Friday, 25 February 2011

Ice ball starts to roll

Friday's protests ended and no insurgent attacks, whether by bombs or missiles or explosive vests, took place either in Baghdad or other cities as the government warned. Also there was no sign that Saddam Hussein's Baath Party or Al-Qaida in Iraq were behind them.

But instead, the government forces was the only threat to the protesters by opening fire, killing at least a dozen and injuring dozens others.

All those who took to the streets are normal Iraqis who are really suffering from the rampant corruption, unemployment and lack of basic public services since the 2003 U.S.-led invasion. As there were educated people among the protesters, illiterate people were also there.

People were from all walks and of different ages from primary schools students who came with their parents to elderly. There were some who were in western style casual clothing with men wore the traditional dress Dishdasha and women in Abaya, a loose, black cloak that conservative Muslim women wear.

Today's protests showed how the theme of protesting is being developed in the minds of Iraqis from all backgrounds.Unlike all other demonstrations Iraq has witnessed since 2003, there was for the first time a significant role for the NGOs and youth of Facebook, Twitter and blogs.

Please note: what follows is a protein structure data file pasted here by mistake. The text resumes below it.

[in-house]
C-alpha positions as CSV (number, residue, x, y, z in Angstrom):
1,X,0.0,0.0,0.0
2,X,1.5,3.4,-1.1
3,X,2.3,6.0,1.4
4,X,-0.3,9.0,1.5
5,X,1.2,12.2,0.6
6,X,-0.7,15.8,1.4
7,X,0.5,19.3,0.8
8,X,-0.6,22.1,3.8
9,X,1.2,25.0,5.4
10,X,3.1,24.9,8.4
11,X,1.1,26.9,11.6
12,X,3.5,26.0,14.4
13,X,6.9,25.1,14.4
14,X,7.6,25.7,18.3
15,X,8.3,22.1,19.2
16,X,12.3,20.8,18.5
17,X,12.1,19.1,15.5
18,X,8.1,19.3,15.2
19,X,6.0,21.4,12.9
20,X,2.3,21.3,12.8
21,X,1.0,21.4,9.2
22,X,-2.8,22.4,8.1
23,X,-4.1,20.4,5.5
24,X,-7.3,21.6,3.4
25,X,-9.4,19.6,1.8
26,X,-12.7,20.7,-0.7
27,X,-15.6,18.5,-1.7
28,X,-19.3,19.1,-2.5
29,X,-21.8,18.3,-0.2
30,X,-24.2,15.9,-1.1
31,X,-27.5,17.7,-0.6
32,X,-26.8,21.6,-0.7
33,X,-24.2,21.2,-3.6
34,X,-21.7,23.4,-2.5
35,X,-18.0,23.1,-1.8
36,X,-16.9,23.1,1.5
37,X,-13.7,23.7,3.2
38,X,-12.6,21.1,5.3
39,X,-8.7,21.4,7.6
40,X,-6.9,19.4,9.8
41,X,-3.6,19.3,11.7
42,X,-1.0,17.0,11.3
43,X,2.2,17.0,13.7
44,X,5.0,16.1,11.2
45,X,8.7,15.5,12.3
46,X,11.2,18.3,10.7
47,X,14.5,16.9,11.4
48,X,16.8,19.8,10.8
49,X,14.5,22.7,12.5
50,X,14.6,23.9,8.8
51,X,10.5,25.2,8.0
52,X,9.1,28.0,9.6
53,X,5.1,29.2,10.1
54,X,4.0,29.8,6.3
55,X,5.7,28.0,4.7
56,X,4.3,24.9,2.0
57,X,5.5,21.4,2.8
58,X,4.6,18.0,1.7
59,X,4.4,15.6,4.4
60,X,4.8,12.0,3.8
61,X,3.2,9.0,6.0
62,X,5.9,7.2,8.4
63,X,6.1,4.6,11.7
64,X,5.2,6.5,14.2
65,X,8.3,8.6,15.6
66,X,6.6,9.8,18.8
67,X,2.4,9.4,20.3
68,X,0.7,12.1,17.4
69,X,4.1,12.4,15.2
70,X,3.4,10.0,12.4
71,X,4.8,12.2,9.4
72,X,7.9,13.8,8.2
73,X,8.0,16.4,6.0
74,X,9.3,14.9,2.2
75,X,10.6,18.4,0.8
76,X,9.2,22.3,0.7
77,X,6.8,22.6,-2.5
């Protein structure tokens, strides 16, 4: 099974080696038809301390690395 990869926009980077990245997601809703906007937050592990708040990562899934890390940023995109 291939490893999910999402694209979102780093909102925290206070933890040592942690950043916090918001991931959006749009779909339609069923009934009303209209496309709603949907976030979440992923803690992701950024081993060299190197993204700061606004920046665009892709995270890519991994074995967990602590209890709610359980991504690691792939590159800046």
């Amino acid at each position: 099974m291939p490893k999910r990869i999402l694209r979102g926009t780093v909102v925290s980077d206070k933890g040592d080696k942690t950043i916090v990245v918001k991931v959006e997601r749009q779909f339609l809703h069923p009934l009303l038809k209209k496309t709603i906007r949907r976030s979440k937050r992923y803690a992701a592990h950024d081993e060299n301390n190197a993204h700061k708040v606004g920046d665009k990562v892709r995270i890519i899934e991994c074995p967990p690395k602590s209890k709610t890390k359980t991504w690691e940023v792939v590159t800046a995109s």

The protests also showed how the religious leaders and tribesmen are hypocrite when decided to support the government to foil the protests by discouraging those who wanted to take part.

The demos also showed how the government is weak and terrified from the people when pushed thousands of security forces to seal off the roads, mainly the bridge that leads to the already heavily fortified Green Zone when erected tall concrete blast walls.

None of the government officials dared to show up before the demonstrators, but instead they only talked to State-run TV Al-Iraqia or other channels related to their political parties by the phone from their offices. One or two officials in western suites were seen flanked by security forces watching the protesters at Baghdad's Tahrir Square from the roofs of the nearby buildings.

It is right that today's protests ended on the ground, but they are still live inside the protesters. What we witnessed today was only a small ice ball that just started to roll and it will get bigger day after day.